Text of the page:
CSR—and other-- Disclosure as “Compelled Speech”: The US and the EU Consider Very Different Approaches
The fate of compelled commercial speech is the subject of great uncertainty in the US at the moment given two recent decisions by the U.S. Court of Appeals for the D.C. Circuit. As many previous posts have discussed, (here, here, here, and here) ,the conflict minerals rules issued by the SEC was subject to many legal challenges, including one based on the First Amendment. It its decision of April 14th the Court of Appeals upheld many aspects of the conflicts minerals rule but struck down the requirement that issuers must disclose if it cannot determine that its products are “DRC conflict free.” Under the rule, that disclosure must be made in the issuer’s filing with the SEC and made to the public on the company’s website. In striking down this provision of the rule the Court of Appeals agreed with the National Association of Manufacturers that such a disclosure was not factual, but ideological in nature, and that it was not targeted at preventing consumer deception.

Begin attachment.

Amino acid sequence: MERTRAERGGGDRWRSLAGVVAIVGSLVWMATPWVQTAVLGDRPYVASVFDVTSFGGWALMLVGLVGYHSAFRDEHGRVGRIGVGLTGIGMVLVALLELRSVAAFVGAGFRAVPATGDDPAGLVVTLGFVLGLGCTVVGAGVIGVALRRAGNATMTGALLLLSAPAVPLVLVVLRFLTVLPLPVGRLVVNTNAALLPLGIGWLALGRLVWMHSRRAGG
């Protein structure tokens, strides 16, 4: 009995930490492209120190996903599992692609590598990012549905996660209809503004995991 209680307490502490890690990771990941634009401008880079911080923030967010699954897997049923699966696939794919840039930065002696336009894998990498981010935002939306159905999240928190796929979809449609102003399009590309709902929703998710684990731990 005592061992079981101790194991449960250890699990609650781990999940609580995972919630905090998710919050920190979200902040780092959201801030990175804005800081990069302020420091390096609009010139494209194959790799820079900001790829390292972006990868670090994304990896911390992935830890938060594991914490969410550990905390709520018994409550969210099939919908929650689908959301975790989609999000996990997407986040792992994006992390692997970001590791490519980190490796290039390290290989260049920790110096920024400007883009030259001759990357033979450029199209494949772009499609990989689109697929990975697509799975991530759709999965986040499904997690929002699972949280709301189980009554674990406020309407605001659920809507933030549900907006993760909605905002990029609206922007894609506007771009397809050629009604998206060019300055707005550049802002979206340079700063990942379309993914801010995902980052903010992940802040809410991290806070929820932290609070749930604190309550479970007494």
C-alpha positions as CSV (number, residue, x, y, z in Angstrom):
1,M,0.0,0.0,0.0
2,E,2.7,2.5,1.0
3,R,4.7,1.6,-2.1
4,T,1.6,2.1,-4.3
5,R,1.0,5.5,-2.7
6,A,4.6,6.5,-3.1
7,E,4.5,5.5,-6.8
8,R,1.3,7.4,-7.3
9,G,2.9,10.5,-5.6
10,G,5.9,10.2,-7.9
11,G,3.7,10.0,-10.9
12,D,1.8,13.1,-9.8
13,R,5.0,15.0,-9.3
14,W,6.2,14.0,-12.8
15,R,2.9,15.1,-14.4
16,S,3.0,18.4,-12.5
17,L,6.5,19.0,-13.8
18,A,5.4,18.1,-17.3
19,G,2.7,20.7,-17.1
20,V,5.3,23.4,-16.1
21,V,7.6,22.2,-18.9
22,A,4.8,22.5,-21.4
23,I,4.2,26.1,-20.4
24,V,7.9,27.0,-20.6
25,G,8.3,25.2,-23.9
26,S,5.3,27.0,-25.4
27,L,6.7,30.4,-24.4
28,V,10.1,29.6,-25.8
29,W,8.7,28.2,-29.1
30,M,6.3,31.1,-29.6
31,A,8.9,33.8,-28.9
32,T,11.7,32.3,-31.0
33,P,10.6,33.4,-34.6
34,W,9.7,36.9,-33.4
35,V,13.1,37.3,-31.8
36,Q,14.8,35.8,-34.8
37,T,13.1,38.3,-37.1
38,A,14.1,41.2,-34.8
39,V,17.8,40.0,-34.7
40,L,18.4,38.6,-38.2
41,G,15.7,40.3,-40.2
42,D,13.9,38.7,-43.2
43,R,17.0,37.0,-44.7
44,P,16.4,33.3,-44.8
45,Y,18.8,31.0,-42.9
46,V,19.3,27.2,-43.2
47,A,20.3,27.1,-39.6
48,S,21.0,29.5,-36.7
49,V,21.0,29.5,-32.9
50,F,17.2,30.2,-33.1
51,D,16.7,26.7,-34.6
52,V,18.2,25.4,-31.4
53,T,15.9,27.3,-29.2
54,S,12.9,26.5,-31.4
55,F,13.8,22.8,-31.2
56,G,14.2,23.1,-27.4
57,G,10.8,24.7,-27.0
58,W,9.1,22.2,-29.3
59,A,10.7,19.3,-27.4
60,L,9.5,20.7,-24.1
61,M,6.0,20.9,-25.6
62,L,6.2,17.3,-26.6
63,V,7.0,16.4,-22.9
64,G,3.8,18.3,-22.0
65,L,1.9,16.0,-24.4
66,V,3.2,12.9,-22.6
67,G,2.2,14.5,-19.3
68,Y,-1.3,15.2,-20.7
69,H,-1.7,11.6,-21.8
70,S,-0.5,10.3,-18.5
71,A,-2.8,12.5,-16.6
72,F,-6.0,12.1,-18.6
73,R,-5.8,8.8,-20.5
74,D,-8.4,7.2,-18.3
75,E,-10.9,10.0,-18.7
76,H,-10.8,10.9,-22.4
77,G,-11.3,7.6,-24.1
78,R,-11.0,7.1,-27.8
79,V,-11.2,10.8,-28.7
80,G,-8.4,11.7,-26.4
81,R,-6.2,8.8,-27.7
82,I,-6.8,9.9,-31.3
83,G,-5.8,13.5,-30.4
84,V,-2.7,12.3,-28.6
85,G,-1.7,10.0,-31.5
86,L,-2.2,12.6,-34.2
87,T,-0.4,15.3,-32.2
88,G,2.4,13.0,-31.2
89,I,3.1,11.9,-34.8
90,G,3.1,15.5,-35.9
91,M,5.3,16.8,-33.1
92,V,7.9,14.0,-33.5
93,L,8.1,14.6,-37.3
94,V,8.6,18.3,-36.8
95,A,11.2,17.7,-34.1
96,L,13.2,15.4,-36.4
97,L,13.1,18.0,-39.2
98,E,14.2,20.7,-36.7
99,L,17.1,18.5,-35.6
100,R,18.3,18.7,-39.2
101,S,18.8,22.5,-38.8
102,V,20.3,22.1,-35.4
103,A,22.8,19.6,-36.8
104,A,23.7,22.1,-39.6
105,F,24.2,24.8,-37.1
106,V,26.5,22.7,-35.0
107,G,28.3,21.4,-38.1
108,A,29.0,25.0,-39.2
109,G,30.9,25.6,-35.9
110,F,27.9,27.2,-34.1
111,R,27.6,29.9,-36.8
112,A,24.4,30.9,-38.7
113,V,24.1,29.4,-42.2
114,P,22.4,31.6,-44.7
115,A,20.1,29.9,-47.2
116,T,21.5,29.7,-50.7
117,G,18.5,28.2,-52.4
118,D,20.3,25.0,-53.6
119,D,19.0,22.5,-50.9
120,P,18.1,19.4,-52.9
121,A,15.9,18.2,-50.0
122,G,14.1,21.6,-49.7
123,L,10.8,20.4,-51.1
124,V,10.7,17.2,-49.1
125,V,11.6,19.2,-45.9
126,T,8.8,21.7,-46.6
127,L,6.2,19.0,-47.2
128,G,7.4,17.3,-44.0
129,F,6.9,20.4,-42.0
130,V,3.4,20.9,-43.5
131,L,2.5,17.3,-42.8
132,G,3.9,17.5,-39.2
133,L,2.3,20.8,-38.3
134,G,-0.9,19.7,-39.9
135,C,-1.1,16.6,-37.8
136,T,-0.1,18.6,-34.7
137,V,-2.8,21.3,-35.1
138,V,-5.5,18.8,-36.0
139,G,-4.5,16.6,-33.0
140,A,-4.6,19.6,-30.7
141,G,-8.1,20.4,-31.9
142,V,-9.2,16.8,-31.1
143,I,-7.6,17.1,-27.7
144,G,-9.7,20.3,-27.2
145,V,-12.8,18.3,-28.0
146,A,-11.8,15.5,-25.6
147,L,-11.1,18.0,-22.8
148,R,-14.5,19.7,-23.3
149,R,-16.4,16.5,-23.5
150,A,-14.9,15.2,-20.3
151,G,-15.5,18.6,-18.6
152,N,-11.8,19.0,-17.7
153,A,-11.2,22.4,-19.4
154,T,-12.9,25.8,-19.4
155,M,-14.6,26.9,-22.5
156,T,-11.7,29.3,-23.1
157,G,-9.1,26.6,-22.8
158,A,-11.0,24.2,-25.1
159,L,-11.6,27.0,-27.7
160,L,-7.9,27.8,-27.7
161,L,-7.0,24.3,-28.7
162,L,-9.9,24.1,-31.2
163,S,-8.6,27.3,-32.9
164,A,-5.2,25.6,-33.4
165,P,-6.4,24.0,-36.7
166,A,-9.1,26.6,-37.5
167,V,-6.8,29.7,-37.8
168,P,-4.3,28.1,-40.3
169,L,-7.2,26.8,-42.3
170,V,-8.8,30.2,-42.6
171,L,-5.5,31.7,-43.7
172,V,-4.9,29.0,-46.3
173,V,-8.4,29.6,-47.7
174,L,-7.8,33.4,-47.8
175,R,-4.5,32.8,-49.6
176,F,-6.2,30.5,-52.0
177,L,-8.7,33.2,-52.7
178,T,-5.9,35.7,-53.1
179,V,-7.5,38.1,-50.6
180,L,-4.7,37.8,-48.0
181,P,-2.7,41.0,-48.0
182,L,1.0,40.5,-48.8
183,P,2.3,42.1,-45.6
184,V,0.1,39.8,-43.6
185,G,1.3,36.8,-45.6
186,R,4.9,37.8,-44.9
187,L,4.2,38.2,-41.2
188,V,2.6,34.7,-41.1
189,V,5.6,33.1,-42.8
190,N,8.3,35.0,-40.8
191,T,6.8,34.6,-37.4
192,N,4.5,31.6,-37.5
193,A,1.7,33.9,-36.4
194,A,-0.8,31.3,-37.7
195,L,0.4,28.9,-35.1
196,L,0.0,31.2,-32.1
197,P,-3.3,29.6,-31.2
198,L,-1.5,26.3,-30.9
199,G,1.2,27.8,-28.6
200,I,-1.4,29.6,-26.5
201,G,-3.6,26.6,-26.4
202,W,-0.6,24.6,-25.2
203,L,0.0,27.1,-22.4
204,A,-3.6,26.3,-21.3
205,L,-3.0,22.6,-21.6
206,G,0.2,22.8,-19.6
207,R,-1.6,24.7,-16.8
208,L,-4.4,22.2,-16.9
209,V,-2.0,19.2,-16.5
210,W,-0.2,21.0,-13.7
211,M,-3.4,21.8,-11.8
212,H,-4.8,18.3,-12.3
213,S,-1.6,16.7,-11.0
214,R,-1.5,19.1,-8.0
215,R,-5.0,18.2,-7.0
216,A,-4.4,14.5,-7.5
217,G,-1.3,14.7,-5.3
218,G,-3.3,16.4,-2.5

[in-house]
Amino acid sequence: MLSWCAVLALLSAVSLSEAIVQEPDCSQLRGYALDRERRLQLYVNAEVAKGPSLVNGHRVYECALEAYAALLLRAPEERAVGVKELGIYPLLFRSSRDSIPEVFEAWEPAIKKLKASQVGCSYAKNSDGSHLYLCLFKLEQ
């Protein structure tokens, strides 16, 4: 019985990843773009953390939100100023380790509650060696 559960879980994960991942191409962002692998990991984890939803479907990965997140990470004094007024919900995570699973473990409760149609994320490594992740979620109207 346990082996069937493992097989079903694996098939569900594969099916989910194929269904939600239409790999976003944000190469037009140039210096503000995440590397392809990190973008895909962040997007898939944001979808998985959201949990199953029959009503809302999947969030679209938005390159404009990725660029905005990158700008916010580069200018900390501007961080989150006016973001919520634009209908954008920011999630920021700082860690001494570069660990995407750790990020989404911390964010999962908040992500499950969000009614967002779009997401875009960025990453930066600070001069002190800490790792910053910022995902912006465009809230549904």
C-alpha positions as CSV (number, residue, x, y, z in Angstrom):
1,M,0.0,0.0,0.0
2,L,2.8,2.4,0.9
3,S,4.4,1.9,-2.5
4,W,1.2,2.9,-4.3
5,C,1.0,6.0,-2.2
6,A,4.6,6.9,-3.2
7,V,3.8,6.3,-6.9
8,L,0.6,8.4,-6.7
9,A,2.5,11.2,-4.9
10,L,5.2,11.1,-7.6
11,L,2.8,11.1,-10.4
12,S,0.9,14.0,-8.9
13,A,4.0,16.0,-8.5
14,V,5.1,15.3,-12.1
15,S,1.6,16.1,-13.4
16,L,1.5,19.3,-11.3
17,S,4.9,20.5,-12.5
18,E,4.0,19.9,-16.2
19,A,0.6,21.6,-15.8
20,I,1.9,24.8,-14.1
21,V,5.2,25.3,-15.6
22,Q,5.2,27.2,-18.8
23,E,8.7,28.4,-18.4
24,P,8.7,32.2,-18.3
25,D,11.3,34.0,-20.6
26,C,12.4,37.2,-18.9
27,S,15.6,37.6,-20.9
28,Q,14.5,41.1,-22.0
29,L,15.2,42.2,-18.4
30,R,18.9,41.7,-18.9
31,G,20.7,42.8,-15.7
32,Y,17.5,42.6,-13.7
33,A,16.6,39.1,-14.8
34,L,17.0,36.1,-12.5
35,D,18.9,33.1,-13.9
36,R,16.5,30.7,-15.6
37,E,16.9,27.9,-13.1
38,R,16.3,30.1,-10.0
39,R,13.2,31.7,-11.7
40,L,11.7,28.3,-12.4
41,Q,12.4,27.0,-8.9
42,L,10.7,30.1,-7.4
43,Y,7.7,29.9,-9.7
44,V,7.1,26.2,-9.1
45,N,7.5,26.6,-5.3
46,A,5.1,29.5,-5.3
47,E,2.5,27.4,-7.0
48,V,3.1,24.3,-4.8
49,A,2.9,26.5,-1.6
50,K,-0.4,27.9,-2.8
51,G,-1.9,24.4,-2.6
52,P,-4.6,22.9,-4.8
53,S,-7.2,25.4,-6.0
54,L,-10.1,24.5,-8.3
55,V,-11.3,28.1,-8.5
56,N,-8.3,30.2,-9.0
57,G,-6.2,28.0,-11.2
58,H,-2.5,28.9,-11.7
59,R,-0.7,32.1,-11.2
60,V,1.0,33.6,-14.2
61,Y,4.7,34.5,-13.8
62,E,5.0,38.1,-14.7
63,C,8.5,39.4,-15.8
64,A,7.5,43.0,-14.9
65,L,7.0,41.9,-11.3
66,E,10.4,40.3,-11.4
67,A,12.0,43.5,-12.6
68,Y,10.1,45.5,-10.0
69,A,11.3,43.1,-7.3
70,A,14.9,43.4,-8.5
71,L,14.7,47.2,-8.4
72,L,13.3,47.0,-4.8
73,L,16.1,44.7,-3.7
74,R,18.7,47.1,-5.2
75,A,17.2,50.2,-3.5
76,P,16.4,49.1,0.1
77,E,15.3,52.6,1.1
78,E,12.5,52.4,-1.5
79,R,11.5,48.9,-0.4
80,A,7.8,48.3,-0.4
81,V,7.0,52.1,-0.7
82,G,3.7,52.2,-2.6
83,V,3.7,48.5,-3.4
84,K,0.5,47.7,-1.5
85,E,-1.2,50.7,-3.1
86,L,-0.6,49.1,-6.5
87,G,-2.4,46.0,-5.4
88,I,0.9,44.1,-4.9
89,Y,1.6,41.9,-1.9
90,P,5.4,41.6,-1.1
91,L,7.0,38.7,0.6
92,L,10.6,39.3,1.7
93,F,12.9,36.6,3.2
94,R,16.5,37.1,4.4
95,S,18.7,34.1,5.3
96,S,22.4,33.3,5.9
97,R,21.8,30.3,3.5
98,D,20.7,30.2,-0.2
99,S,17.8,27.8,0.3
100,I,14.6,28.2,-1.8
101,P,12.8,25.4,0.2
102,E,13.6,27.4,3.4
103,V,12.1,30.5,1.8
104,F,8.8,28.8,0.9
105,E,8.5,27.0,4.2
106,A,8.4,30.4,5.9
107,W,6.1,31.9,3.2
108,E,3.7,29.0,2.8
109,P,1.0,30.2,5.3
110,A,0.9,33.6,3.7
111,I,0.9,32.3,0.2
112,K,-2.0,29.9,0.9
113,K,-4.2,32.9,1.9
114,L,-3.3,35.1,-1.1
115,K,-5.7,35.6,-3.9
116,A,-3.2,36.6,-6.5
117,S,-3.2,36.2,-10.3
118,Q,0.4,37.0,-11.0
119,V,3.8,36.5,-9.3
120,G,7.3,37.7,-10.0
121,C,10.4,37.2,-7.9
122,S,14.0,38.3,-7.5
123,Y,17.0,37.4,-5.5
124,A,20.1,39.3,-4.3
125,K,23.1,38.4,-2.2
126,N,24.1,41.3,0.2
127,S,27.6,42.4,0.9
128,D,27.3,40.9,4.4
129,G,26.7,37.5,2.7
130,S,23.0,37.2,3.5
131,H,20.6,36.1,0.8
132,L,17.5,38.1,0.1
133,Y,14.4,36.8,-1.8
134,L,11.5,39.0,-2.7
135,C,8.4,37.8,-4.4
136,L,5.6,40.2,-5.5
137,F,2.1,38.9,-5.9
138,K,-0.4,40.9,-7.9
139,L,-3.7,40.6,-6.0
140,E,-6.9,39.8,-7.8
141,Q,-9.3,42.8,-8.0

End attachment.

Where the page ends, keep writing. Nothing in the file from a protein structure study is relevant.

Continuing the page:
The critical issue in the First Amendment portion of the case turned on the appropriate level of review. The U.S. Supreme Court held in Zauderer v. Office of Disciplinary Counsel that government can constitutionally require disclosures of a “purely factual” nature which are “reasonably related to the State’s interest in preventing deception of consumers.” The Court has repeatedly reaffirmed Zauderer, most recently in the 2010 case Milavetz, Gallop & Milavetz, P.A. v. U.S., where Justice Sotomayor wrote for a unanimous Court that a low level of scrutiny applies only in cases where the compelled speech is “directed at misleading commercial speech.” Because the “conflict free” labeling requirement went beyond that, the rule was subject to heightened scrutiny of Central Hudson.